The suspect allegedly learned how to make a pipe bomb after reading Inspire, the al Qaeda terrorist network
The suspect allegedly learned how to make a pipe bomb after reading Inspire, the al Qaeda terrorist network's English-language online propaganda, recruiting and training magazine, according to the source.
PHOTO: Ines Ferre/CNN

Story highlights

NEW: Jose Pimentel bought bomb ingredients at Home Depot and elsewhere, police say

NEW: The al Qaeda magazine he'd read urged backers to take matters into their own hands

Pimentel, 27, is suspected of plotting to attack U.S. veterans, police and post offices

"There is no evidence he worked with anyone else," Mayor Bloomberg says

(CNN) —  

A New York man authorities say once pondered changing his name to Osama Hussein to honor his personal heroes – Osama bin Laden and Saddam Hussein – remained jailed Monday on bomb-related charges in what police described as a plot to attack police, military personnel and postal facilities.

The intended targets of Jose Pimentel, 27, were U.S. military personnel who had served in Iraq and Afghanistan, as well as U.S. postal facilities and police in New York and Bayonne, New Jersey, according to Bloomberg and New York Police Commissioner Ray Kelly.

The suspect was described by Bloomberg as an “al Qaeda sympathizer,” though he is not believed to have ever worked with or received training from anyone in that terrorist organization.

After his arrest, Pimentel told police that he believes Islamic law requires Muslims to wage war against the United States, including assassinations, according to the criminal complaint against him.

Kelly said Pimentel is a follower of Anwar al-Awlaki, the radical U.S.-born cleric who rose to become a top figure in al Qaeda in the Arabian Peninsula before a U.S. drone strike killed him this year in Yemen.

An unemployed native of the Dominican Republican who is a U.S. citizen, Pimentel had lived most of his life in Manhattan, except for five years in Schenectady, New York. He’d had been monitored by authorities since 2009 and his extreme positions “made even some of his like-minded friends nervous,” said Kelly.

The commissioner said that Pimentel even talked about changing his name to Osama Hussein – in honor of his now deceased “heroes,” long-time al Qaeda leader Osama bin Laden and Iraqi dictator Saddam Hussein.

In August, the suspect allegedly decided to carry out the bomb plot, Kelly said. He “jacked up his speed” after al-Awlaki’s death on September 30, according to the police commissioner.

After that strike, al Qaeda in the Arabian Peninsula released a “eulogy” in which it promised to “retaliate soon” for the deaths of al-Awlaki and three others. That threat prompted the United States to issue a worldwide alert warning of such attacks.

“We knew for the last two years, he’s been reading a lot of jihadist information and talked a lot of inflammatory rhetoric,” Kelly said of Pimentel. “But it appears at this juncture the death of Anwar al-Awlaki motivated him and made him increase his tempo.”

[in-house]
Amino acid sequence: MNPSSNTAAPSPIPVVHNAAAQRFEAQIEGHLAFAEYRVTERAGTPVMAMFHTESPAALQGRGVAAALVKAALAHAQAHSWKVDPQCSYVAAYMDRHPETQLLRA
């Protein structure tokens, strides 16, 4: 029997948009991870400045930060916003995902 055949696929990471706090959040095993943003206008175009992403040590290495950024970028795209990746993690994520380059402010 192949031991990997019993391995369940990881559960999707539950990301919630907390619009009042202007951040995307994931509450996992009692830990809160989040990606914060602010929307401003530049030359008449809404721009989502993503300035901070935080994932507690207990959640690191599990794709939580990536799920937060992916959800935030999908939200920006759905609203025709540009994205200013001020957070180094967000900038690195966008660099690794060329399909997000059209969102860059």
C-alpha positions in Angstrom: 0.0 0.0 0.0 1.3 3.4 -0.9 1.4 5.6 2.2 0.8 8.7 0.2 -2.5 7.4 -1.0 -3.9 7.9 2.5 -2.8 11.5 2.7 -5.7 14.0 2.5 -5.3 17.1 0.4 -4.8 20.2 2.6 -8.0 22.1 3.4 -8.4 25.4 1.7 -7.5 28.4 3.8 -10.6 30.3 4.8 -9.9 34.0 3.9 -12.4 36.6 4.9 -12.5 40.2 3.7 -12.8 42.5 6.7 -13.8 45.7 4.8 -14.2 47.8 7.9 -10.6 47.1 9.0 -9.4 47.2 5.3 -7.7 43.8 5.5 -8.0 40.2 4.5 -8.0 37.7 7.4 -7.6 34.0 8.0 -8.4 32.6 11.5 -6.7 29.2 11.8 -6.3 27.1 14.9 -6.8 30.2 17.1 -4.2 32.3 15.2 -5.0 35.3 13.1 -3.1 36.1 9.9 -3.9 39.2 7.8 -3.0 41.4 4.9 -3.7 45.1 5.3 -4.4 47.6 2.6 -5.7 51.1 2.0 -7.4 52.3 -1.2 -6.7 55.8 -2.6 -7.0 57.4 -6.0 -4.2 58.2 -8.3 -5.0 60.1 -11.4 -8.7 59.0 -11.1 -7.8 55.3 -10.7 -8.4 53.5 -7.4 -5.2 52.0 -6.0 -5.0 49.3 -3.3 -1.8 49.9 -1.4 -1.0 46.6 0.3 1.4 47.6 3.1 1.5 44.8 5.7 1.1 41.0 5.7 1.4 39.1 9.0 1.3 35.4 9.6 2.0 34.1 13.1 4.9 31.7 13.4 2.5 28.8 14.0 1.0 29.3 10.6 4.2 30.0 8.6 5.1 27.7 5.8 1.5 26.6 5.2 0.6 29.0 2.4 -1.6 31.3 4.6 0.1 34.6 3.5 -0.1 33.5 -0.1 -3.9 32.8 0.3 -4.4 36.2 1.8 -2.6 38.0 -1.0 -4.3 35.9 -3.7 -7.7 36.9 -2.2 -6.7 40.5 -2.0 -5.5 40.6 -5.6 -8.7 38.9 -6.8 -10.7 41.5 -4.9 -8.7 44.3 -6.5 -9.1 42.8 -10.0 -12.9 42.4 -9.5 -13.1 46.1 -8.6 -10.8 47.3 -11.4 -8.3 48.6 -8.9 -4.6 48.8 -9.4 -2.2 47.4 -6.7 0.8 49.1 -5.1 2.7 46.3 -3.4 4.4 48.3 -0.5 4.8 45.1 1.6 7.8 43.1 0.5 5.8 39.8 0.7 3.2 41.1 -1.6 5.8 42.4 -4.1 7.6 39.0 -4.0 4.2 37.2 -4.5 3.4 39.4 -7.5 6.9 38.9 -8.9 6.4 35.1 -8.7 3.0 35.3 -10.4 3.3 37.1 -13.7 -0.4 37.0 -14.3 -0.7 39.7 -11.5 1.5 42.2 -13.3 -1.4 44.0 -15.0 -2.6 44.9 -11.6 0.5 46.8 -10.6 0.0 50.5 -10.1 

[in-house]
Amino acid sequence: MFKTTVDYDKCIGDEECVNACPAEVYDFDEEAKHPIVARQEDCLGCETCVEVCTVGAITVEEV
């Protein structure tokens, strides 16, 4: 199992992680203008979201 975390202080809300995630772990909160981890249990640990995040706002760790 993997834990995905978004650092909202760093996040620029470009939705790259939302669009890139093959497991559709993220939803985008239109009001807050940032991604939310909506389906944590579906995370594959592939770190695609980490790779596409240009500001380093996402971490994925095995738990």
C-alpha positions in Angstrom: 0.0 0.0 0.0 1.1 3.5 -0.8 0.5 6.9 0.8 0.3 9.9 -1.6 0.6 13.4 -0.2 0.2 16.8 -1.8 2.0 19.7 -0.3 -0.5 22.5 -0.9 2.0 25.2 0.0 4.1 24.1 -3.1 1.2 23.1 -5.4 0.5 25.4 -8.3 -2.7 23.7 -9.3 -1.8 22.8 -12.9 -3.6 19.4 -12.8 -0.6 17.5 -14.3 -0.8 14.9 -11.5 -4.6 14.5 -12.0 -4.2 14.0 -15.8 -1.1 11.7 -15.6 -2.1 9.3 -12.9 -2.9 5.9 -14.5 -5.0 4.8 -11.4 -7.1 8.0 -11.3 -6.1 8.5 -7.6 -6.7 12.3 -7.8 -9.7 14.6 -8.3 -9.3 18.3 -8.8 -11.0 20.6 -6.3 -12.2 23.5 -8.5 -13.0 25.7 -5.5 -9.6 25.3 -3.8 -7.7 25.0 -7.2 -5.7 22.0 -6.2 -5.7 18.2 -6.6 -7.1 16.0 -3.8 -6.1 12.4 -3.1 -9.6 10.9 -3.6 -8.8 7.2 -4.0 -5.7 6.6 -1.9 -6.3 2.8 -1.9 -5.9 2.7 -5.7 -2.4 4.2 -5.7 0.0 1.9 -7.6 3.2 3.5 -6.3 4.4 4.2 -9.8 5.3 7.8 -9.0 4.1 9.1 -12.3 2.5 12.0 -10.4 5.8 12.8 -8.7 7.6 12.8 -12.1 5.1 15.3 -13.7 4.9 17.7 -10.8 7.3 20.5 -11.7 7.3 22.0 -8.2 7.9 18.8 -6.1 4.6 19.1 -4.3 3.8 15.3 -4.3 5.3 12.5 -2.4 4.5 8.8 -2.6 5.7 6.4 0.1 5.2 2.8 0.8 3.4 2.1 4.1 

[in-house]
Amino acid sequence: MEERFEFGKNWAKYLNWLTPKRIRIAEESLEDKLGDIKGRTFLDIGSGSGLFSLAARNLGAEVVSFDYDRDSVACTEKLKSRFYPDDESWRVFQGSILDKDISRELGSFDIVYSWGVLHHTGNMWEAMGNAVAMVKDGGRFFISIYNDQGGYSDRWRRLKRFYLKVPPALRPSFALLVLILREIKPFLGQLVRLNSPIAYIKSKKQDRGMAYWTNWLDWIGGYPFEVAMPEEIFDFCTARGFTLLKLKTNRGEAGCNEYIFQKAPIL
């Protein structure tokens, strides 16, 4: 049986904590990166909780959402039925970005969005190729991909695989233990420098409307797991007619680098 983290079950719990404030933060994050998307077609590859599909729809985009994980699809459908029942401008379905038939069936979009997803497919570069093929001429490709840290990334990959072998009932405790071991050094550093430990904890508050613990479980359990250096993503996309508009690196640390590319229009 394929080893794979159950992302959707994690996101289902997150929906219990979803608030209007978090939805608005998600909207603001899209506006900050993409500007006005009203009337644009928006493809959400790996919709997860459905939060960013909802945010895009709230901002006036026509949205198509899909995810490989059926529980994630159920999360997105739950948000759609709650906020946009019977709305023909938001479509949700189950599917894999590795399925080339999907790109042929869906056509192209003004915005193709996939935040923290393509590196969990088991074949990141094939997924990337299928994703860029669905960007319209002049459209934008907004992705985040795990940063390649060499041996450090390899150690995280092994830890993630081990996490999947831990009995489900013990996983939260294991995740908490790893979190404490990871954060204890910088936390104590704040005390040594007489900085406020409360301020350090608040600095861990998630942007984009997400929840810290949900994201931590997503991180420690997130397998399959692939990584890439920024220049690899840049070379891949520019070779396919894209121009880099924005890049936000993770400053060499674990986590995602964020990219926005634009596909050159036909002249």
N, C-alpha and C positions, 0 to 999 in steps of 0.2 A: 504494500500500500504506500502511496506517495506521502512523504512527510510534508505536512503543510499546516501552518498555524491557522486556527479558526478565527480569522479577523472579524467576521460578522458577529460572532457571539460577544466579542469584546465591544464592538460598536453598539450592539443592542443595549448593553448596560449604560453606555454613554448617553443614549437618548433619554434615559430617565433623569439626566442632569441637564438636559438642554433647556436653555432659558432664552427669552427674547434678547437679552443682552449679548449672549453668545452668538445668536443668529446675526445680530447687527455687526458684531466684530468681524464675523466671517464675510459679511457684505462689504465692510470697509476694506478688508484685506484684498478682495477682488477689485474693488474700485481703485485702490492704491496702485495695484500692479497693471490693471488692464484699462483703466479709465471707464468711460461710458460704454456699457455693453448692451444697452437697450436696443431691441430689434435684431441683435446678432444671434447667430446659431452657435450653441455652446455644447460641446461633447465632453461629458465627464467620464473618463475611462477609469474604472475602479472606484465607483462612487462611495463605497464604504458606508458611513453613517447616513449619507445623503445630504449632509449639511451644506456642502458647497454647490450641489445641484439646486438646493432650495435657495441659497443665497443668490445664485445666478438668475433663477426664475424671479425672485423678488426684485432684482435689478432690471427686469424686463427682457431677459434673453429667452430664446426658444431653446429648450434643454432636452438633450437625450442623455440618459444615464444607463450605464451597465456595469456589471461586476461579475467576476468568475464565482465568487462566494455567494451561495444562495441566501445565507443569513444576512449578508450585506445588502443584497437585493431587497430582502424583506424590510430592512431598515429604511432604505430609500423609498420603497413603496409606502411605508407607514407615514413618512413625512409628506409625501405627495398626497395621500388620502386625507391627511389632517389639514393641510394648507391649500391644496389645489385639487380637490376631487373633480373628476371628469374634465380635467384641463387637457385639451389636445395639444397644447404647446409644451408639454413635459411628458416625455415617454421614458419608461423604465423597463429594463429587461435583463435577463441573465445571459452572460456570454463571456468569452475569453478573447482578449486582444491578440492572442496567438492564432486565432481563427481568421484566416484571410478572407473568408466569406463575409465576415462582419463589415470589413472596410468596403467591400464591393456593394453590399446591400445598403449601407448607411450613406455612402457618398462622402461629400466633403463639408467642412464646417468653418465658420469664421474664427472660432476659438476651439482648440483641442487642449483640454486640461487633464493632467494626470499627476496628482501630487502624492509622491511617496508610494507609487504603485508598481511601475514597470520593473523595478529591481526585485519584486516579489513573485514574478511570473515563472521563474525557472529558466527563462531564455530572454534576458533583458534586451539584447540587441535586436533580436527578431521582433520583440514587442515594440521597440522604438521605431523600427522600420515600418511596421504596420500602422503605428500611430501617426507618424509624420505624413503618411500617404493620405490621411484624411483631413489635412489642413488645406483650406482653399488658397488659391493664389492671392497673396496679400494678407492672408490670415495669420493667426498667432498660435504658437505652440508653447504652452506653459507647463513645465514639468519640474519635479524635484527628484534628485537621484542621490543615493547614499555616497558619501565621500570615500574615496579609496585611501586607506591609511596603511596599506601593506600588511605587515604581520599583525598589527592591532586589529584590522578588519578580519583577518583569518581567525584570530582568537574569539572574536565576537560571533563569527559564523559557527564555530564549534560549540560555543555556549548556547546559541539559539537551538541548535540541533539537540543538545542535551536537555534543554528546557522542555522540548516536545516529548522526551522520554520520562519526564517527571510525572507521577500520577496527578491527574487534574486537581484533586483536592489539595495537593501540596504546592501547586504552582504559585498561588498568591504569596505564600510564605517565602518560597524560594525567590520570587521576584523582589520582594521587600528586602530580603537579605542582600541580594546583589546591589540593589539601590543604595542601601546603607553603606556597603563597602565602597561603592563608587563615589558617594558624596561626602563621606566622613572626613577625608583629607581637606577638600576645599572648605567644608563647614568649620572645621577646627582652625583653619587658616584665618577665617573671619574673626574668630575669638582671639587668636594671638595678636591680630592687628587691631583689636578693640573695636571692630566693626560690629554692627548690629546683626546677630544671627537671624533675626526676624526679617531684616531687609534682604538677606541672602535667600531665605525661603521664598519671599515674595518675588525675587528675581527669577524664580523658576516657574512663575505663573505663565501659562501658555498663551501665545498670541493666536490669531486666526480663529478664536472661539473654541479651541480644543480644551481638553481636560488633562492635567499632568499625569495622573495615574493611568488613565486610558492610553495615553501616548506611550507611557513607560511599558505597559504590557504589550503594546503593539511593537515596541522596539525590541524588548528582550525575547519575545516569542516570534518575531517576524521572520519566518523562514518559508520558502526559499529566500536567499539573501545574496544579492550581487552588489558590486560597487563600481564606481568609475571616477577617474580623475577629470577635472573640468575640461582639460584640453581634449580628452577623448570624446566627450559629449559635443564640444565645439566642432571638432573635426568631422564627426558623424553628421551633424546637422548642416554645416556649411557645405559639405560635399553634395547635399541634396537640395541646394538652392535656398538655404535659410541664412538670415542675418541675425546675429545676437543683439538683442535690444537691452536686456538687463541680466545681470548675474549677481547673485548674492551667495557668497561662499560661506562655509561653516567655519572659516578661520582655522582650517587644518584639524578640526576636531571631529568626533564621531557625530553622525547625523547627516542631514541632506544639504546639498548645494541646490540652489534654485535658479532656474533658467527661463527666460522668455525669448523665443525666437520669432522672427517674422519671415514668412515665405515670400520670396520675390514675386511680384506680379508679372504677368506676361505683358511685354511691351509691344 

Pimentel bought ingredients at Home Depot and other stores for the three bombs that he was working to make, mindful to shop around so as not to “raise red flags,” according to the police commissioner.

He allegedly planned to test an explosive device in a mailbox before using it against other targets. His aim, the police commissioner said, was to show there were “mujahedin” – or Islamic militants – in the city ready to wage “jihad.”

He was arrested Saturday afternoon in an apartment in Washington Heights, a neighborhood in northern Manhattan, after he began to drill holes in the would-be pipe bomb, Kelly said. While authorities had monitored him for over two years, they decided to move quickly for fear that device may explode, according to the commissioner.

“Pimentel’s behavior morphed from simply talking about such acts to actions – namely, bomb making,” Kelly said.

He allegedly learned how to make a pipe bomb after reading an article entitled “How to make a bomb in the kitchen of your Mom” in Inspire, an online English-language magazine published by al Qaeda in the Arabian Peninsula.

“He was a reader of al Qaeda’s slick online magazine Inspire – and inspire him it did,” Vance said. “His stated desire to attack our servicemen and women … could have come from an al Qaeda playbook.”

Vance said that his office and other New York authorities had long been “in communication with federal authorities.” That said, Pimentel was arrested by state law enforcement agents and will be tried in New York courts.

Specifically, the district attorney announced that his office filed charges Sunday against Pimentel for conspiring to build a bomb for terrorist purposes and possessing a bomb.

Neither Bloomberg, Kelly nor Vance gave details on where Pimentel was being held or when he would appear in court.

It could not be determined Sunday night whether Pimentel had retained an attorney.

CNN’s Deborah Feyerick contributed to this report.